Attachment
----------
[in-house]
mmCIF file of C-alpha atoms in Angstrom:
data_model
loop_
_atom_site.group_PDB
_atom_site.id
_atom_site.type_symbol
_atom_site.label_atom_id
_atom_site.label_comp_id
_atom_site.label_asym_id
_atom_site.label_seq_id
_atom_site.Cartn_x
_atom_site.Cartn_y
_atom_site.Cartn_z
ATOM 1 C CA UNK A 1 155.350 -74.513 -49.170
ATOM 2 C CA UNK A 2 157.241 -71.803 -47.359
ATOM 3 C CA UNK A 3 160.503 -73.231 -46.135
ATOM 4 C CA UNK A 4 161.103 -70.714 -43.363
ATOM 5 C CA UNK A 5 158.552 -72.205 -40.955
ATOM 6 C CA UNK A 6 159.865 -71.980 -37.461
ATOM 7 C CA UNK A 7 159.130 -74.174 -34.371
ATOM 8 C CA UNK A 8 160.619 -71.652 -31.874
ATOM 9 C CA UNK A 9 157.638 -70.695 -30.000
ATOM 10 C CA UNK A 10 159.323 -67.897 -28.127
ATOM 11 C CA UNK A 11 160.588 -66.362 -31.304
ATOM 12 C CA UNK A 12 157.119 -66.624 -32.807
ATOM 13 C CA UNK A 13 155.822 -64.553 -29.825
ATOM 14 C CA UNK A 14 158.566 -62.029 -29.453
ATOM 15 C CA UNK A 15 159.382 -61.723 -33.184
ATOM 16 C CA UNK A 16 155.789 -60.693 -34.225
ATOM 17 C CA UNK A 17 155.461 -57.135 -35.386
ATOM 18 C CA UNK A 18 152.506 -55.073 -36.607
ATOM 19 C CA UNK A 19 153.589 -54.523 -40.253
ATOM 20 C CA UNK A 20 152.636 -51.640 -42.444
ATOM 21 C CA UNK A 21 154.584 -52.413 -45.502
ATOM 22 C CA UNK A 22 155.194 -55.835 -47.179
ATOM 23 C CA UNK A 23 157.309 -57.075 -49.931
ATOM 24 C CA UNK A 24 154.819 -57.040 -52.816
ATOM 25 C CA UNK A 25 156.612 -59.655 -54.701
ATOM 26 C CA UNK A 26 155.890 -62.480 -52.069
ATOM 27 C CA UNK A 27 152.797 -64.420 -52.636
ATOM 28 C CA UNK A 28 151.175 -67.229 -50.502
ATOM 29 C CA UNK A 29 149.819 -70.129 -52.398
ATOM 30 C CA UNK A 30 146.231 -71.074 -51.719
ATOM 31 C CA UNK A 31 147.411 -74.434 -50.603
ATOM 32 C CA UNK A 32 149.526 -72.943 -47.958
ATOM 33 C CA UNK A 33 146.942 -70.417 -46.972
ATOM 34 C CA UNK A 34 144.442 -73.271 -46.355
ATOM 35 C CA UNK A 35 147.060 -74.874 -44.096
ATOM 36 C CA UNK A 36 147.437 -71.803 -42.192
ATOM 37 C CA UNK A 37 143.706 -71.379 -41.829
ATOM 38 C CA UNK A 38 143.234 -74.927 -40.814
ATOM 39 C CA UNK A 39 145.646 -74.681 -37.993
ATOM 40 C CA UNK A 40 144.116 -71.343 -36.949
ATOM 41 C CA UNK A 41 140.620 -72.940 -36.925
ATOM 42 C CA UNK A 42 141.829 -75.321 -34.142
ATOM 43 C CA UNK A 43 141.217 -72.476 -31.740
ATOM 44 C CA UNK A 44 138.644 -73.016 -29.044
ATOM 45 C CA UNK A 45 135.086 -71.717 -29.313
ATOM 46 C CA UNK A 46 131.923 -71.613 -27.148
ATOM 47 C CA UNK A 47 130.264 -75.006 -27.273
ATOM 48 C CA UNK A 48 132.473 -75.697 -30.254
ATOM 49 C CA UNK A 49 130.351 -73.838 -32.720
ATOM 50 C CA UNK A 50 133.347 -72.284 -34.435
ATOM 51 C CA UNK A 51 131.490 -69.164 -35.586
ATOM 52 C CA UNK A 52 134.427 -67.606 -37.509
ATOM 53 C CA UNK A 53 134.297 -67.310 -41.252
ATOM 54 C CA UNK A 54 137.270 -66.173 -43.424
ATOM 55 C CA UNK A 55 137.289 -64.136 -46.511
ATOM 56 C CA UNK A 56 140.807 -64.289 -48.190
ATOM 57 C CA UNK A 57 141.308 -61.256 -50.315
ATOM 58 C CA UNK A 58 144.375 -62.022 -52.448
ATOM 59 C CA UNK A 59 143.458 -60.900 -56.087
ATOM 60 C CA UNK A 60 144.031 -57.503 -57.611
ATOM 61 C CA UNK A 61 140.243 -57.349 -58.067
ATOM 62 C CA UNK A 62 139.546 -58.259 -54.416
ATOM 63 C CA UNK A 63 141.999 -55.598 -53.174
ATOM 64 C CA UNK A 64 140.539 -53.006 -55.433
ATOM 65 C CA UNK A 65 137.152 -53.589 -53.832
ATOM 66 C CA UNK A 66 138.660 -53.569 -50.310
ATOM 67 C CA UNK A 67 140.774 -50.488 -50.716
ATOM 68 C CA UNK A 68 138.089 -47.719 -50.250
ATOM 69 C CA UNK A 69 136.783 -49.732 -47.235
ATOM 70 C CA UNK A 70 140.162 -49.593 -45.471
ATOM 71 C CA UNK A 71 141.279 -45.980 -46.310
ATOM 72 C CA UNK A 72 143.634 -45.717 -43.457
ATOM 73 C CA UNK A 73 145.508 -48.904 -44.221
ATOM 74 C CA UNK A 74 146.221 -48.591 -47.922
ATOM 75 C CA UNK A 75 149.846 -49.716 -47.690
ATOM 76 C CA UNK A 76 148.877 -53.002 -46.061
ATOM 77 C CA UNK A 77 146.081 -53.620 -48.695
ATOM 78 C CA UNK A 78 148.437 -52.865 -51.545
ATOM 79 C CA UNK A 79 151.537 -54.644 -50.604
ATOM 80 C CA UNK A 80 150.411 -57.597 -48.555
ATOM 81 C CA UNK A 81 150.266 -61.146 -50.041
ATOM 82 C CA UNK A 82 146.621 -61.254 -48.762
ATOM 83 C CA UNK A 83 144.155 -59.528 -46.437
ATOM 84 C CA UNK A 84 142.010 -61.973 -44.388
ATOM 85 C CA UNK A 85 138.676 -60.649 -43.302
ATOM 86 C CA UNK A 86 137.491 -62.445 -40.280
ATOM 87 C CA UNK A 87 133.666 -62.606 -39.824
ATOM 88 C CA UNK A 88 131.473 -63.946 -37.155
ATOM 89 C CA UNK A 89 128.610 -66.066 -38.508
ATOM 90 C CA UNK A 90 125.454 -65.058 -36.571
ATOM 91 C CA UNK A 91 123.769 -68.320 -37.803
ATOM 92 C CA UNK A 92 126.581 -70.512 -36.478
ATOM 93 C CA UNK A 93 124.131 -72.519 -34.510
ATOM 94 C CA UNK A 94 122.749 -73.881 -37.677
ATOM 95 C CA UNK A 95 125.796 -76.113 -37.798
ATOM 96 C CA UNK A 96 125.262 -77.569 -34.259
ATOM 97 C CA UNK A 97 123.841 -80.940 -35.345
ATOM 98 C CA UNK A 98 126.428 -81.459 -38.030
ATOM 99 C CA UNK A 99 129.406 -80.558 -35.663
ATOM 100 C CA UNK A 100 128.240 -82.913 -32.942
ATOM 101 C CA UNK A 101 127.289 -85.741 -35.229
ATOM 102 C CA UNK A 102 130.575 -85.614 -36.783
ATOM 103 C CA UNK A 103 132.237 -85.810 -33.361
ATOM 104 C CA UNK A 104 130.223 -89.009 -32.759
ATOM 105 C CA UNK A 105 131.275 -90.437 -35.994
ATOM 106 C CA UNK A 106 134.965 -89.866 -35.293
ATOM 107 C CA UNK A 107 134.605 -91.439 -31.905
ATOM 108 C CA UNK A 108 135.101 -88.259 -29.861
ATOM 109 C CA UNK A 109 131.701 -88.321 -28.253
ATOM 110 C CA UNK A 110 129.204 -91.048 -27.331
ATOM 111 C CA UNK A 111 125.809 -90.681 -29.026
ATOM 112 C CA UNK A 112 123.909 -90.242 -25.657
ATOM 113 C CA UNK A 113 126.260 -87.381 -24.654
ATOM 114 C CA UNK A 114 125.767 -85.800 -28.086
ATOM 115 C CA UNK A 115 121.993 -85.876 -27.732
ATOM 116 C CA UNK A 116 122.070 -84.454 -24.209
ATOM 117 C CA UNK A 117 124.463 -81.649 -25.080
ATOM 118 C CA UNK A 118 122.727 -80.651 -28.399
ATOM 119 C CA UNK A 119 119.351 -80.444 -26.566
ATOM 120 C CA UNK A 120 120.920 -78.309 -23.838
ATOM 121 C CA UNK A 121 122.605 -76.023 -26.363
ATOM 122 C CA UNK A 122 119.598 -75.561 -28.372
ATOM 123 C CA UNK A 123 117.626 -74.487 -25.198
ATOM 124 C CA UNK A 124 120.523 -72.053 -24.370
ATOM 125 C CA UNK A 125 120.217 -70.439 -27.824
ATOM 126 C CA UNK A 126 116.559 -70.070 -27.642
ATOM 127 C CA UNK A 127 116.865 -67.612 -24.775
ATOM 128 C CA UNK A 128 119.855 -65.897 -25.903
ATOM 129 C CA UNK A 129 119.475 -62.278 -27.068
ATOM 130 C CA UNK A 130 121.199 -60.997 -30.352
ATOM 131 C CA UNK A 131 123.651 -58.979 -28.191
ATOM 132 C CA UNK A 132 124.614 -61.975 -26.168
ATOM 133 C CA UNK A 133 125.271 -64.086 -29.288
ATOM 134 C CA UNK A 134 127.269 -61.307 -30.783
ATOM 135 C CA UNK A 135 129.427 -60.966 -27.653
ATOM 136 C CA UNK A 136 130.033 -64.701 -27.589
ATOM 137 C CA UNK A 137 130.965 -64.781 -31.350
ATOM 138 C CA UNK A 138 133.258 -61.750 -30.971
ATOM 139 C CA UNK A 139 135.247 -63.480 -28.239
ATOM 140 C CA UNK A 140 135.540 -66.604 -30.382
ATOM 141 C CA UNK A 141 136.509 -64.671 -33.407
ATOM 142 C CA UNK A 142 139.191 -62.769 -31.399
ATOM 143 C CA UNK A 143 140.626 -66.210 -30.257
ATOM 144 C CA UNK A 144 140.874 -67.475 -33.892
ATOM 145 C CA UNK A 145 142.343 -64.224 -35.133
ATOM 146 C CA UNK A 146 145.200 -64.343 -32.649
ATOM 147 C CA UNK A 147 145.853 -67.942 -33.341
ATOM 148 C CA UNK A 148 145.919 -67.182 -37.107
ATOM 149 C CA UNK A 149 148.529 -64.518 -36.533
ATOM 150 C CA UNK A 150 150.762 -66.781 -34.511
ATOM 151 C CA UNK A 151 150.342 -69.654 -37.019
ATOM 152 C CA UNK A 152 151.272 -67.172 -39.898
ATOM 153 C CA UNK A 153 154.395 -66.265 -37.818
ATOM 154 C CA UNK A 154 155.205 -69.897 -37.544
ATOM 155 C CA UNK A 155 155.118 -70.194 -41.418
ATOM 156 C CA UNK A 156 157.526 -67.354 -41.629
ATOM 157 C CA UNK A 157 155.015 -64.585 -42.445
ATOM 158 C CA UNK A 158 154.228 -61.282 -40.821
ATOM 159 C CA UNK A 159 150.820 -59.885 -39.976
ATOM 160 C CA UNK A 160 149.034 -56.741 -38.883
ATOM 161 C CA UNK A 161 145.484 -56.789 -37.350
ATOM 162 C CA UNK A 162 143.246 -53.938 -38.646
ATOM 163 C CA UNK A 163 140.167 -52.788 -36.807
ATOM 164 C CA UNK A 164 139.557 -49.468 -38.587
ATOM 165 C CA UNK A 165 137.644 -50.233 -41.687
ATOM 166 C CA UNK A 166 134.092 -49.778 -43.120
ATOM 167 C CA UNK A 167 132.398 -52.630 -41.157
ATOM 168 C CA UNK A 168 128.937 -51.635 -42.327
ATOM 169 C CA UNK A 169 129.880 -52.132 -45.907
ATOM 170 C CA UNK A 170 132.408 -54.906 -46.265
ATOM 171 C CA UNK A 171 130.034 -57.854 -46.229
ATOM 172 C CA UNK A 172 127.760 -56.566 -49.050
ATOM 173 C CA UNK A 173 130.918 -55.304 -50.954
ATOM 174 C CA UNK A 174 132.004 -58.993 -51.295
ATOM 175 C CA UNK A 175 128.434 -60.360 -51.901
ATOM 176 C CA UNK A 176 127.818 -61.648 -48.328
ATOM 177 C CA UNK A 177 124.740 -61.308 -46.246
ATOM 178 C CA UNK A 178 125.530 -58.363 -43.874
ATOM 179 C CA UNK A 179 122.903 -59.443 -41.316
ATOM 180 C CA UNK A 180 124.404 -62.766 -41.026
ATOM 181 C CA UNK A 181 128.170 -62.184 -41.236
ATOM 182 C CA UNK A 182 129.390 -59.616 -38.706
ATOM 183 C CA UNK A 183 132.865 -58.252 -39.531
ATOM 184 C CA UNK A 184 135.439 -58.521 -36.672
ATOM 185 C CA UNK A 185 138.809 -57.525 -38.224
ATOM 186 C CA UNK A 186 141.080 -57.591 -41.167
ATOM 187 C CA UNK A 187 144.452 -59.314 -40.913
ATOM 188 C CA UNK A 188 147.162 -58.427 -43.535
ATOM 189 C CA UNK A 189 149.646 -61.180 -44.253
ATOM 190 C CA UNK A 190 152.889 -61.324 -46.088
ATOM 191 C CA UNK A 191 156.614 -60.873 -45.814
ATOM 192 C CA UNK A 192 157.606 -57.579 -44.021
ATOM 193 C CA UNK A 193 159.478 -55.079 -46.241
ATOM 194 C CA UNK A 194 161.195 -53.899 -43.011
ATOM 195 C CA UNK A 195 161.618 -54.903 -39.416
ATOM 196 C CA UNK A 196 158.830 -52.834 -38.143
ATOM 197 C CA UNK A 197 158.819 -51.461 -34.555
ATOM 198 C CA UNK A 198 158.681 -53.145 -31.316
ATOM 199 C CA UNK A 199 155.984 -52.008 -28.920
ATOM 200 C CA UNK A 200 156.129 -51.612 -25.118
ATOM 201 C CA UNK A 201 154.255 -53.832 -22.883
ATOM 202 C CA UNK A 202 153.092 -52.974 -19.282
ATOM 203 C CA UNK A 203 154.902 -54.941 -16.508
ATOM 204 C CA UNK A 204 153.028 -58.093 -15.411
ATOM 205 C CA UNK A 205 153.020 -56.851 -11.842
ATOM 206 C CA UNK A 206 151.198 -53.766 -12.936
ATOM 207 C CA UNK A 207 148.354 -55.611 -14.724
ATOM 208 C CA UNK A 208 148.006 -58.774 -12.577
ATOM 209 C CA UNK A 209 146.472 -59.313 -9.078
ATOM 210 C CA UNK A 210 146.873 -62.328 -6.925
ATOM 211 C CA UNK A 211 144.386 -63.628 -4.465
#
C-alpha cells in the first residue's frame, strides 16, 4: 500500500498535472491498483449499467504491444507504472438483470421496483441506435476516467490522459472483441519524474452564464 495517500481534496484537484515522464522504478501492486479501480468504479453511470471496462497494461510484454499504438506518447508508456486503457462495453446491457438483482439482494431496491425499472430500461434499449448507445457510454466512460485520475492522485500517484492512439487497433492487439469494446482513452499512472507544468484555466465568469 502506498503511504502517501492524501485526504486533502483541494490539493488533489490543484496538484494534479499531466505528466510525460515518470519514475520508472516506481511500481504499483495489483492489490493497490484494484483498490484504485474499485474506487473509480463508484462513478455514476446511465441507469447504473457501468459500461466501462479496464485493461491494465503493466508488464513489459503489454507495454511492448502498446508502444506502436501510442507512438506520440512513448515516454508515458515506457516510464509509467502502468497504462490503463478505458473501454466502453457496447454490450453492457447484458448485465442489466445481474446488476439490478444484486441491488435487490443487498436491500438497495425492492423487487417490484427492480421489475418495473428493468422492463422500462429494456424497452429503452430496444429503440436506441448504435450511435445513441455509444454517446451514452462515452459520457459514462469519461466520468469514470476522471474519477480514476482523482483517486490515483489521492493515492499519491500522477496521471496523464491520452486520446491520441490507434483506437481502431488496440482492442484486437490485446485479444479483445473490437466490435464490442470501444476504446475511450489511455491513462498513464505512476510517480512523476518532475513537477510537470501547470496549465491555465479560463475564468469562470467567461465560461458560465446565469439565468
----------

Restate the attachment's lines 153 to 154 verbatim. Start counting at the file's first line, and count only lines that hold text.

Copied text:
ATOM 139 C CA UNK A 139 135.247 -63.480 -28.239
ATOM 140 C CA UNK A 140 135.540 -66.604 -30.382